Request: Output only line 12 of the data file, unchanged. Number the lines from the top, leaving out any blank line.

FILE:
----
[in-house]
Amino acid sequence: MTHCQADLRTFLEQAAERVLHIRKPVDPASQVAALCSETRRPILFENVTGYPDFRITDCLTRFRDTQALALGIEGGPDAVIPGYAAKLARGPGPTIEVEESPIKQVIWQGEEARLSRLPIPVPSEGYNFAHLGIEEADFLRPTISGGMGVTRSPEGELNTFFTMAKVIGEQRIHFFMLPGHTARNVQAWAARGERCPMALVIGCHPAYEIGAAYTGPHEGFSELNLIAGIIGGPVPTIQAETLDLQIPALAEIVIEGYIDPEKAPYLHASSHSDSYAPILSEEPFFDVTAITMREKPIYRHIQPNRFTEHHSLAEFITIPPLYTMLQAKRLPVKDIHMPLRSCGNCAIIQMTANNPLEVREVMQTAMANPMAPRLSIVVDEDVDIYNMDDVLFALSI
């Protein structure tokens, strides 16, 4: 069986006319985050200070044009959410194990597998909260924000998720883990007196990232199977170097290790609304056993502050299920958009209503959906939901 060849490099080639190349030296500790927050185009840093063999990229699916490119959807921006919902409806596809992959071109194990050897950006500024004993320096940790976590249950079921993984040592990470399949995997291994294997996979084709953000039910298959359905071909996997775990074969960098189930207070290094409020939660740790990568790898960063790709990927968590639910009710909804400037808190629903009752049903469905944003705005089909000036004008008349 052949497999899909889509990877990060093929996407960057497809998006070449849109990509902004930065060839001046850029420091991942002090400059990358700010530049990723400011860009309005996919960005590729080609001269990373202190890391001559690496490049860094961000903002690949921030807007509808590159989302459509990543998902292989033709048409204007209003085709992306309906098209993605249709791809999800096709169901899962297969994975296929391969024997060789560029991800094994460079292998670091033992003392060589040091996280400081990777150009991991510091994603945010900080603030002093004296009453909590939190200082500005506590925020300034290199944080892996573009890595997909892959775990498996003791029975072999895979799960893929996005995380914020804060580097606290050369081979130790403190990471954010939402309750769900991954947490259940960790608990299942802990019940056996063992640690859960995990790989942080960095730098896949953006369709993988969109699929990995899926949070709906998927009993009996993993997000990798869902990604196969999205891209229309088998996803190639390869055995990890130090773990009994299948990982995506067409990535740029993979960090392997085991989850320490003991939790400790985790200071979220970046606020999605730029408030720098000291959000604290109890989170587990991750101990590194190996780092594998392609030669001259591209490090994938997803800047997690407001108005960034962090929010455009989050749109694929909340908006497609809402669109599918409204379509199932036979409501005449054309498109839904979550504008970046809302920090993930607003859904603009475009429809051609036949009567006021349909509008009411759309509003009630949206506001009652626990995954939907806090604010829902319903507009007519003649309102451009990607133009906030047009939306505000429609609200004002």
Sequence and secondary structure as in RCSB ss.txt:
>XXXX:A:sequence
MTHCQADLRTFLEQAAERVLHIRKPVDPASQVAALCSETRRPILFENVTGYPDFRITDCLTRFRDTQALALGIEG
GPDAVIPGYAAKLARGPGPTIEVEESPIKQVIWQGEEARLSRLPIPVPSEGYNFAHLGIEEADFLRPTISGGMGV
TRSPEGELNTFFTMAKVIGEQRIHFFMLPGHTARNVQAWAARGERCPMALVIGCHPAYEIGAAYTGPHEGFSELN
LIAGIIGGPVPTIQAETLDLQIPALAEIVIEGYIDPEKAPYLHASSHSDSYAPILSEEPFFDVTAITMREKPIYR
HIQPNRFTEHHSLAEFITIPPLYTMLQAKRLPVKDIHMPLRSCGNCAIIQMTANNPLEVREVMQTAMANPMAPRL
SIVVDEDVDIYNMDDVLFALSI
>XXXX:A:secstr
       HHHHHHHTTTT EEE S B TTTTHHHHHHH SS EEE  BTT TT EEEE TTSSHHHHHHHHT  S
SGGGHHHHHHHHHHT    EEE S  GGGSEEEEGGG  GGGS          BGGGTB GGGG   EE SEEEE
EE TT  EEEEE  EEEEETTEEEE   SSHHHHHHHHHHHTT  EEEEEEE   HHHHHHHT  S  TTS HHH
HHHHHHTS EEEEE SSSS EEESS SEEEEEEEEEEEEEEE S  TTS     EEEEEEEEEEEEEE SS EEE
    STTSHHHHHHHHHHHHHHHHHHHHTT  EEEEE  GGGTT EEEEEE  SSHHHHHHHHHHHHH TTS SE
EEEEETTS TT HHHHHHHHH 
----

>XXXX:A:secstr